We are looking forward to the end of 2020 and hopeful for a better year in 2021. In doing so, let’s make sure we celebrate safely.
- According to NHTSA, 839 people lost their lives in traffic crashes involving a drunk driver during the month of December 2018.
- During the Christmas and New Year’s Day holiday periods in 2018 alone, there were more drunk-driving-related fatalities (285) than during any other holiday period that year.
- Approximately one-third of all traffic crash fatalities in the United States involve drunk drivers (with blood alcohol concentrations [BACs] at or above .08). In 2018, there were 10,511 people killed in drunk-driving crashes.
- Nationally, it is illegal to drive with a BAC of .08 or higher, except in Utah, where the limit is .05 BAC.
- Of the traffic fatalities in 2018 among children 14 and younger, 22% (231) occurred in alcohol-impaired-driving crashes.
- Despite the fact that it’s illegal to drive when impaired by alcohol, in 2018, one person was killed every 50 minutes by a drunk driver on our nation’s roads.
- Men are more likely than women to be driving drunk in fatal crashes. In 2018, 21% of males were driving drunk in these crashes, compared to 14% of females.
- In 2018, motorcycle riders involved in fatal crashes had higher percentages of alcohol impairment than any other type of motor vehicle driver (25% for motorcycle riders, 21% for passenger car drivers, 19% for light-truck drivers, and 3% for drivers of large trucks).
The Cost of Drunk Driving
- On average, a DUI can set you back $10,000 in attorney’s fees, fines, court costs, lost time at work, higher insurance rates, car towing, and more.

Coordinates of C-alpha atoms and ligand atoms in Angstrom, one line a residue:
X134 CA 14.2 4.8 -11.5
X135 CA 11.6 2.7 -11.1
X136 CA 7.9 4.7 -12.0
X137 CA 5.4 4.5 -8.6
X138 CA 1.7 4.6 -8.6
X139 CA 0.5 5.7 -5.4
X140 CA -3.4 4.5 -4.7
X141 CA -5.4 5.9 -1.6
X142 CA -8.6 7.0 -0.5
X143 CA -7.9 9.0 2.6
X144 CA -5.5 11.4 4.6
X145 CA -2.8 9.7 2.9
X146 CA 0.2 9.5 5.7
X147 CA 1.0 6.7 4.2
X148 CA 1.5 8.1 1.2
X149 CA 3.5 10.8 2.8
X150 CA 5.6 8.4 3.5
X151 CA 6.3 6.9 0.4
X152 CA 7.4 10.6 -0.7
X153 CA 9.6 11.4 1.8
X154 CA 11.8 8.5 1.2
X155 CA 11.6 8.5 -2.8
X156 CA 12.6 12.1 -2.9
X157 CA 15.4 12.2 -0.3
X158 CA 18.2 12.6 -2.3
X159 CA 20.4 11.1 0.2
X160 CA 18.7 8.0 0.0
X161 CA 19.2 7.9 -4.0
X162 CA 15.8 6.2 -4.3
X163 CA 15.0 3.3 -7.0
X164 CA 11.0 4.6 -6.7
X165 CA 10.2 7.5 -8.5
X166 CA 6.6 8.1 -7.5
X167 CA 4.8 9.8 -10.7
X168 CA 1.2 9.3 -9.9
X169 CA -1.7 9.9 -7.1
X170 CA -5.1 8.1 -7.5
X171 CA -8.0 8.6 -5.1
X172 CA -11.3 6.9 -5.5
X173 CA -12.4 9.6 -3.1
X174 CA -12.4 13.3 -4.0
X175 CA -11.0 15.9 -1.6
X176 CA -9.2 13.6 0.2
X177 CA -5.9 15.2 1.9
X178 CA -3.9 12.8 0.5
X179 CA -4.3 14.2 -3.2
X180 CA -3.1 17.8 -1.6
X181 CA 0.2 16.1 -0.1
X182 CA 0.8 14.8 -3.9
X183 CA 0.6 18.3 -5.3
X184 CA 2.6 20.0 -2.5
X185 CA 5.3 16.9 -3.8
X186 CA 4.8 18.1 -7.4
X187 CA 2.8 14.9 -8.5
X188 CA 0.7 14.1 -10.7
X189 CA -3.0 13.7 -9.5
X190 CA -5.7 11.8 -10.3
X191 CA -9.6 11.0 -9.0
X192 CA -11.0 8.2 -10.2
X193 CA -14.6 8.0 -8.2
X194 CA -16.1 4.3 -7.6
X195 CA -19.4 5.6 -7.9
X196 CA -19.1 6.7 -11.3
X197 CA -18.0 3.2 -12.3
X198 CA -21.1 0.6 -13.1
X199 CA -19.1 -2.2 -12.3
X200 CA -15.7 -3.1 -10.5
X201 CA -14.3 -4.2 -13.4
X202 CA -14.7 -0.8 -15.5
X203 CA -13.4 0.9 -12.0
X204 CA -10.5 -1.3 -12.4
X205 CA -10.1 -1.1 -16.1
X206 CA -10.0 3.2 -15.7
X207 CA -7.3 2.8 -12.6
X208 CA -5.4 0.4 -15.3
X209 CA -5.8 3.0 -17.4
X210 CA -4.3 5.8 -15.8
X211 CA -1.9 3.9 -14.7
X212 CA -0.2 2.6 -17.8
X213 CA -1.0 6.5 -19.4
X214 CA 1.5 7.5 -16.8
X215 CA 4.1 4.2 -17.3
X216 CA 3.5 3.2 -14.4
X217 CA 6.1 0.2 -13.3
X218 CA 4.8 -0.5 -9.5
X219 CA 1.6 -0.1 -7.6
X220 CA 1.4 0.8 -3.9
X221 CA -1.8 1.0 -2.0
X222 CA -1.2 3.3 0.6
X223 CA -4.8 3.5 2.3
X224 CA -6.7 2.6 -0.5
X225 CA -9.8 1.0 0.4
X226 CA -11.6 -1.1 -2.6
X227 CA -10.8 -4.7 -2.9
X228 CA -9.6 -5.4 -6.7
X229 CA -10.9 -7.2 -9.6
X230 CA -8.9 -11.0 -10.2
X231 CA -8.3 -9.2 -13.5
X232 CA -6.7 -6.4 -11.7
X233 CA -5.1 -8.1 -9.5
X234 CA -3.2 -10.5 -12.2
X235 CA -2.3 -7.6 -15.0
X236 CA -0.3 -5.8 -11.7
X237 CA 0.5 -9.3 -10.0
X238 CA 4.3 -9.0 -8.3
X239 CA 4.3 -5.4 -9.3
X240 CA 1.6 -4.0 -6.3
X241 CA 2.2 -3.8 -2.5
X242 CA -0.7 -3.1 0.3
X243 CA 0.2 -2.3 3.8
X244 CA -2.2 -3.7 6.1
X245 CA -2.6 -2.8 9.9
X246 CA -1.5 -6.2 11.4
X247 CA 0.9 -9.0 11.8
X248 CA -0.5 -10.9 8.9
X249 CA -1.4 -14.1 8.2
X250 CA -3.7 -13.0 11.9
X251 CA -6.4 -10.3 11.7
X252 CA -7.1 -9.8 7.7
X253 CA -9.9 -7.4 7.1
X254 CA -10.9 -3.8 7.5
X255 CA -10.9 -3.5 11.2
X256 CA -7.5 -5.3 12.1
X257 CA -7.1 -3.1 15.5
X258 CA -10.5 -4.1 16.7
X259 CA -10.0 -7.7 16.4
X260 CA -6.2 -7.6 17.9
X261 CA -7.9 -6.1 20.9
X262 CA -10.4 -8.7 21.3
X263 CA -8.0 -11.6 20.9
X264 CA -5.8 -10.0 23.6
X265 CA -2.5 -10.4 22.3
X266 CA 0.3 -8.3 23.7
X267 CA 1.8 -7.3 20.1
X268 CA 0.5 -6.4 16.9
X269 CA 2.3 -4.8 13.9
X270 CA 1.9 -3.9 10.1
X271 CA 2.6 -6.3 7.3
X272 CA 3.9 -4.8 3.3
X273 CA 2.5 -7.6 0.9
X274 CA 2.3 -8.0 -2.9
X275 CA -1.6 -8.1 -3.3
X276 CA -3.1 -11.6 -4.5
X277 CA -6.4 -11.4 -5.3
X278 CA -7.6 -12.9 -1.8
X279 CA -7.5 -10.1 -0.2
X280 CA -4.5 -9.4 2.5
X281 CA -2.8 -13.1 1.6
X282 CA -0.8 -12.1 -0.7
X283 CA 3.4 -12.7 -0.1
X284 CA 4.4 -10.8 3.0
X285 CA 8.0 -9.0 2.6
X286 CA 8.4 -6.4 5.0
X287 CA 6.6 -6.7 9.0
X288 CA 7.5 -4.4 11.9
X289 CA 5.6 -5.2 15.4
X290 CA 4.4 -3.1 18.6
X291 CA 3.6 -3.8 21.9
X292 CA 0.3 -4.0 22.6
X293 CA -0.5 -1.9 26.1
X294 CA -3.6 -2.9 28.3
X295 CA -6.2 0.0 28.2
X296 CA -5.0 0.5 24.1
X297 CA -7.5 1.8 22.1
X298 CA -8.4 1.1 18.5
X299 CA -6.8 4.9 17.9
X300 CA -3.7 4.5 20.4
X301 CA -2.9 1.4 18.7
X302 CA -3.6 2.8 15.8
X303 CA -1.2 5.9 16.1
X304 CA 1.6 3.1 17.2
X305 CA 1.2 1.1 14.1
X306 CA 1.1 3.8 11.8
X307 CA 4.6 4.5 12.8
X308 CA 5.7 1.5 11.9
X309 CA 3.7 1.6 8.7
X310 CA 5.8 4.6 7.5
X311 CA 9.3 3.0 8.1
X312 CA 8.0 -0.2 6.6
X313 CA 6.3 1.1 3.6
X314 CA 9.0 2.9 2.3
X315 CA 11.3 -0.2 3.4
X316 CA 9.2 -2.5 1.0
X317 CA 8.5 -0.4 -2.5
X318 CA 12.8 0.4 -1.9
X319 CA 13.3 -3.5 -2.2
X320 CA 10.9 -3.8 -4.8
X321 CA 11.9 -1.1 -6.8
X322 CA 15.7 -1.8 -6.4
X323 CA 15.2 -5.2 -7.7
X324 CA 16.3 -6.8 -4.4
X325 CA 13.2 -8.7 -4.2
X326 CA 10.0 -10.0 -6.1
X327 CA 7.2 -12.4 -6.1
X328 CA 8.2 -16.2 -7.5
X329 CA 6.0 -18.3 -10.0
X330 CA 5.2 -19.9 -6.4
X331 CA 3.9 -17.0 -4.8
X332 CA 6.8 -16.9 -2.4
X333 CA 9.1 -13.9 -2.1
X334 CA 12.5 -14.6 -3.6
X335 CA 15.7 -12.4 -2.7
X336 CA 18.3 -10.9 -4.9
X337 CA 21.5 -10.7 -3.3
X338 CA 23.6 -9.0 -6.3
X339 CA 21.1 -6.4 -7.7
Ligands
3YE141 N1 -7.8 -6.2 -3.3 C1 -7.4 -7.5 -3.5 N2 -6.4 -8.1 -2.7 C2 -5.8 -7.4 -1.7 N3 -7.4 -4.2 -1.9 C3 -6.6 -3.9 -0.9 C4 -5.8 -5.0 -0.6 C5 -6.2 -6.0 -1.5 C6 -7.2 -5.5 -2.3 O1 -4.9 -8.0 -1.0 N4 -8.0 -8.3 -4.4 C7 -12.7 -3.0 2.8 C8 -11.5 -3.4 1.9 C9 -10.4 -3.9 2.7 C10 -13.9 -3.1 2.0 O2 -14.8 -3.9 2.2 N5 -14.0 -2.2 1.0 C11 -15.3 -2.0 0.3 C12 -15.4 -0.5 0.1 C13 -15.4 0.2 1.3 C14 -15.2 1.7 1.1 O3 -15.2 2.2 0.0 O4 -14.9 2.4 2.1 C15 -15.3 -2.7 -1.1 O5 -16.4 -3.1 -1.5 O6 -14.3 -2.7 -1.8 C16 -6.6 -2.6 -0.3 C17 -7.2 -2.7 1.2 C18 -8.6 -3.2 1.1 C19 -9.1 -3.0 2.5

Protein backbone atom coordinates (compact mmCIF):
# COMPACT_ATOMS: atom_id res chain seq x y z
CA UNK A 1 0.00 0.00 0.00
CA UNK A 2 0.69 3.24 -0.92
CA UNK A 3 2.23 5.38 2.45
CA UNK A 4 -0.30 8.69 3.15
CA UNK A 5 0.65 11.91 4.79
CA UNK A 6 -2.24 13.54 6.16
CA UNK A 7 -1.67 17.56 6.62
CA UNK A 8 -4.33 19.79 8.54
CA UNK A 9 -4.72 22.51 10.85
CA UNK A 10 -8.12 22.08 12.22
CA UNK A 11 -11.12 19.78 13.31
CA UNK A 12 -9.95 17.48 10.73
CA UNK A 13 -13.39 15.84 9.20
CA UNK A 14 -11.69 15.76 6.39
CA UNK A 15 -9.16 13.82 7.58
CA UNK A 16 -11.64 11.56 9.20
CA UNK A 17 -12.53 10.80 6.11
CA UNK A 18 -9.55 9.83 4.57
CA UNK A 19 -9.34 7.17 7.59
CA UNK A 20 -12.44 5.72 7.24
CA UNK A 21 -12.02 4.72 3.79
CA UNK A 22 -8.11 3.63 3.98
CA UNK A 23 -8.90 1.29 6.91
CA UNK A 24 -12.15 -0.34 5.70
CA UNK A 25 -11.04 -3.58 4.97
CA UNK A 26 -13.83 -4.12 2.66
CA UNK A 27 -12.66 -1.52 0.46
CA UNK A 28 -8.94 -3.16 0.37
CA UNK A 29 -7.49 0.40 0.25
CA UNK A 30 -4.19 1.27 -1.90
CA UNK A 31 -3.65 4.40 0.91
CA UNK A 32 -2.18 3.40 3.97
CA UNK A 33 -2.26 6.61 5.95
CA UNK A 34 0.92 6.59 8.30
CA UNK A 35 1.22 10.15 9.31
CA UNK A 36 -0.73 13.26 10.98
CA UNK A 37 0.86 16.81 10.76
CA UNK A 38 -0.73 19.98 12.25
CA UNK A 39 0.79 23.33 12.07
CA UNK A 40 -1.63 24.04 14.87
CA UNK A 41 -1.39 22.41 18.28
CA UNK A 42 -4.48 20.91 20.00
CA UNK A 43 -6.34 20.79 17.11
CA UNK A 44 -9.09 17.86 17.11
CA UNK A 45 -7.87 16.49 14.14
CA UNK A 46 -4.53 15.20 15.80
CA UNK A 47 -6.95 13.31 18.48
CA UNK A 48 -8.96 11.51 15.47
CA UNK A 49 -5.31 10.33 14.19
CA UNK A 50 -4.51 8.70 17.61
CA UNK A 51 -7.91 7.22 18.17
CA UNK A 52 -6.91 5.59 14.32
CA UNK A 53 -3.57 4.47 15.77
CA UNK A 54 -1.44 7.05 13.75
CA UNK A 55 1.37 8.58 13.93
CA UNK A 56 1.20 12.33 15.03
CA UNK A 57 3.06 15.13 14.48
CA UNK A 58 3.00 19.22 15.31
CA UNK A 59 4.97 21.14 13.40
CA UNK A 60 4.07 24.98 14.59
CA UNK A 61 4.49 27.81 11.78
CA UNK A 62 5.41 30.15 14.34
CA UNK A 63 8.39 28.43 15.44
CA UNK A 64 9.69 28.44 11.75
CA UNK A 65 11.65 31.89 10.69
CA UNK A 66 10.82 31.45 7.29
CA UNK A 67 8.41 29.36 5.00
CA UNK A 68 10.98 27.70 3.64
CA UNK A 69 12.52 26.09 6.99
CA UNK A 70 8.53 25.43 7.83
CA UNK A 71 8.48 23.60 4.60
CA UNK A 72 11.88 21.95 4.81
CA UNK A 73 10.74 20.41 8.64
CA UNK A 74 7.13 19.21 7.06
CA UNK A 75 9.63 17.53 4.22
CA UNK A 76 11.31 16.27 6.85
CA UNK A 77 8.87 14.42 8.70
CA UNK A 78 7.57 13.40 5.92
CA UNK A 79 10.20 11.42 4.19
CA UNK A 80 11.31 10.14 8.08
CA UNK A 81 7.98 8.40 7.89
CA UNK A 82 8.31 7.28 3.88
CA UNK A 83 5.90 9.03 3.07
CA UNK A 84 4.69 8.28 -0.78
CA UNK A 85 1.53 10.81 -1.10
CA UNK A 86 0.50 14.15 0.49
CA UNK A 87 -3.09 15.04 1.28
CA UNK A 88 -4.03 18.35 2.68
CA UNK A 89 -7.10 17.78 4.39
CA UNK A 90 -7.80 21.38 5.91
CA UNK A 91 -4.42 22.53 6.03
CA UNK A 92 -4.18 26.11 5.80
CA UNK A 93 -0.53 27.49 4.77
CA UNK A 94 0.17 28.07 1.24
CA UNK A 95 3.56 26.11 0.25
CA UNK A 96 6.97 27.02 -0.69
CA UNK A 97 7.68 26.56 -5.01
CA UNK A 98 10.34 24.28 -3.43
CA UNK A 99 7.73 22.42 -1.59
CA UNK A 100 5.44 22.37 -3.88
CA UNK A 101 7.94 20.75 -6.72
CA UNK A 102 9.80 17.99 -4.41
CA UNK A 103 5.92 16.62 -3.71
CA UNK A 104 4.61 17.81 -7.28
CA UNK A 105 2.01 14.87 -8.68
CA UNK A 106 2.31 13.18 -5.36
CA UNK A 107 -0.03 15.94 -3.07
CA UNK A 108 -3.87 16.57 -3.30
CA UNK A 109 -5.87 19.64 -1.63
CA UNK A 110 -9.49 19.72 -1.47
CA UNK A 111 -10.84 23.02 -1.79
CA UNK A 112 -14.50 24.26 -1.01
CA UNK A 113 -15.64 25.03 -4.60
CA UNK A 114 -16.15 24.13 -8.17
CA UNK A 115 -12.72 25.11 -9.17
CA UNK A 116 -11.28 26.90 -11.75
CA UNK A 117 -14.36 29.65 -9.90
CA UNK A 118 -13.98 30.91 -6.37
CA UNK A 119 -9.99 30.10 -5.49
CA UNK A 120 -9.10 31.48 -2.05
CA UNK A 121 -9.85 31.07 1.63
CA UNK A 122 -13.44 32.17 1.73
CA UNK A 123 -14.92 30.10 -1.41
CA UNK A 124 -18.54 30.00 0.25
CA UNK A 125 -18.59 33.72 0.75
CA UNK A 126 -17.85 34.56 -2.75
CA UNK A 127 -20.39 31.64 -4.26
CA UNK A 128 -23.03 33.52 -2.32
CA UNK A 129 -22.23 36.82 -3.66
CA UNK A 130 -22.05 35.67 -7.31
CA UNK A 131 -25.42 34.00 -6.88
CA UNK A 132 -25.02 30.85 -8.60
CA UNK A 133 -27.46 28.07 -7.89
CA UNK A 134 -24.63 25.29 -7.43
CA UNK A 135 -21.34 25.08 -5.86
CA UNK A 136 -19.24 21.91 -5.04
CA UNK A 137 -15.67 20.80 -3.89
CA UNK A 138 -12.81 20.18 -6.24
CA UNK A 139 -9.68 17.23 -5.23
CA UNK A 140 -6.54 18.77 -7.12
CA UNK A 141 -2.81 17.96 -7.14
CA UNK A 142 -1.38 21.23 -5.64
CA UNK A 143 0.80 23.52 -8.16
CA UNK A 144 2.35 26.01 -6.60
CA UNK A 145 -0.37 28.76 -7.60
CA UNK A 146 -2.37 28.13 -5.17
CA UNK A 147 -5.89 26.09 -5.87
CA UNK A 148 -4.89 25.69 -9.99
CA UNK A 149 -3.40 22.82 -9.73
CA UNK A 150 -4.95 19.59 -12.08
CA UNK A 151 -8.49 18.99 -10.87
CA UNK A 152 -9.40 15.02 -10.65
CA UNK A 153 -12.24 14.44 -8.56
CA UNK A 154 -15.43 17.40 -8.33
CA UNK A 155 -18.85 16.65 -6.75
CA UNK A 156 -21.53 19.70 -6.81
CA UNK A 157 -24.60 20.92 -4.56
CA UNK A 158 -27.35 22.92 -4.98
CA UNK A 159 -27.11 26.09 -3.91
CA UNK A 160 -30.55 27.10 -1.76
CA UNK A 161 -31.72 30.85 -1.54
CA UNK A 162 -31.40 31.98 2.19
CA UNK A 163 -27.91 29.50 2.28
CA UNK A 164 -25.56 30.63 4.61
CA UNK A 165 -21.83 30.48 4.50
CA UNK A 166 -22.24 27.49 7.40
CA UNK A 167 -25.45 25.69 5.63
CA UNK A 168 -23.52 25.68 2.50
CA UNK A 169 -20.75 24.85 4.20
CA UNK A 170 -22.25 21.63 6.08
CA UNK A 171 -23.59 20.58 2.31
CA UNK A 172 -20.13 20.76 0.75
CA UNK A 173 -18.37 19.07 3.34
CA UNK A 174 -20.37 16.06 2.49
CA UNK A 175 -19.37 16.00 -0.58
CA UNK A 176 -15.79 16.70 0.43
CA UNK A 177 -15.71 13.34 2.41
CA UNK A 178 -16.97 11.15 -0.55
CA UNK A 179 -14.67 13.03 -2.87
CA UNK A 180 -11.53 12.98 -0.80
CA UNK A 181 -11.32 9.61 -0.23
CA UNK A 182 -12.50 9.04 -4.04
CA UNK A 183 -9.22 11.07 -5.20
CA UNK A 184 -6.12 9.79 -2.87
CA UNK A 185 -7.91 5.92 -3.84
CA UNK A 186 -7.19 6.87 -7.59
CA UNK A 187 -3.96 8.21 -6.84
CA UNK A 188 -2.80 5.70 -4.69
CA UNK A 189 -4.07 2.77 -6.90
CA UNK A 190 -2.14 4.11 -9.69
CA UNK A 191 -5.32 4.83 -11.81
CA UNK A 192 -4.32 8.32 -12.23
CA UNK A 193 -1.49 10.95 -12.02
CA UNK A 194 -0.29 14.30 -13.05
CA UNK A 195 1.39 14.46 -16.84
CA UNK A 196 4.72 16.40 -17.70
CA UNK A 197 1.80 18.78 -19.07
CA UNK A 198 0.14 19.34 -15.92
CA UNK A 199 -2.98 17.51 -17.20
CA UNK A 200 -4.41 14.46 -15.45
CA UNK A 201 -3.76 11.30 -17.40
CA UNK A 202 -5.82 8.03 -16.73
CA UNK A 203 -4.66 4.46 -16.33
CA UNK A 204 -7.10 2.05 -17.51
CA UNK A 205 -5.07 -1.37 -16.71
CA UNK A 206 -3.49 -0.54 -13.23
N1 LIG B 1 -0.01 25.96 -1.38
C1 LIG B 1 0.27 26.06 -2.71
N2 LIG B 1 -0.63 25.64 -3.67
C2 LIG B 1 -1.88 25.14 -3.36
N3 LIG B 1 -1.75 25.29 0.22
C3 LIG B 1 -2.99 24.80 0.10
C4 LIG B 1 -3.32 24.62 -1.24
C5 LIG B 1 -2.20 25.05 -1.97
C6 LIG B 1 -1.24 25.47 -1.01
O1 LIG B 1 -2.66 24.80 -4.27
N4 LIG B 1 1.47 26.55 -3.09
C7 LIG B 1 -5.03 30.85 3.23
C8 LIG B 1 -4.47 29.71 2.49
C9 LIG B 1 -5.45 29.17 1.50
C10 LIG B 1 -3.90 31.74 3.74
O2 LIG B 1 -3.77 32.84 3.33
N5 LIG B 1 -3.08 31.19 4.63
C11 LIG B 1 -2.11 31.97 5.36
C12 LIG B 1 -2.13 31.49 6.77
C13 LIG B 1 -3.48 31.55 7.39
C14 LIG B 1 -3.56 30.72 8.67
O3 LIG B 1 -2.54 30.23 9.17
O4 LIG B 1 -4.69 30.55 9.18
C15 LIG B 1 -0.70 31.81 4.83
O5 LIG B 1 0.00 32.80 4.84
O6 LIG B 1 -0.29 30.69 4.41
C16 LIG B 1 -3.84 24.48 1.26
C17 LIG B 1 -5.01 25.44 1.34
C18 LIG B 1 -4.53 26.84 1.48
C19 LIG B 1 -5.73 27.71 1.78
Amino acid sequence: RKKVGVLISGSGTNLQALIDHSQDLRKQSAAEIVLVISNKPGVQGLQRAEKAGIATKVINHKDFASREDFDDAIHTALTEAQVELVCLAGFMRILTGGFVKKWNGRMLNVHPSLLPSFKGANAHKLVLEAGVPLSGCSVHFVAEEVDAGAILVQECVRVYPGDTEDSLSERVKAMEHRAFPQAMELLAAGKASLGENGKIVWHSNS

- The financial impact from impaired-driving crashes is devastating. Based on 2010 numbers (the most recent year for which cost data is available), impaired-driving crashes cost the United States $44 billion annually.
- If you’re caught drinking and driving, you can face jail time. Imagine trying to explain that to your friends and family or your place of employment.
- Drinking and driving can cause you to lose your driver’s license and your vehicle. This could inhibit you from getting to work, resulting in lost wages and, potentially, job loss.
Celebrate with a Plan
Always remember to plan ahead if you will be celebrating. If you plan to drink, plan for a sober driver to take you home. Is it your turn to be the designated driver? Take that role seriously and do not consume alcohol, not even one drink.
- Remember that it is never okay to drink and drive. Even if you’ve had only one alcoholic beverage, designate a sober driver or plan to use public transportation or a ride service to get home safely.
- If you see a drunk driver on the road, contact call 911.
- Do you have a friend who is about to drink and drive? Take the keys away and make arrangements to get your friend home safely.
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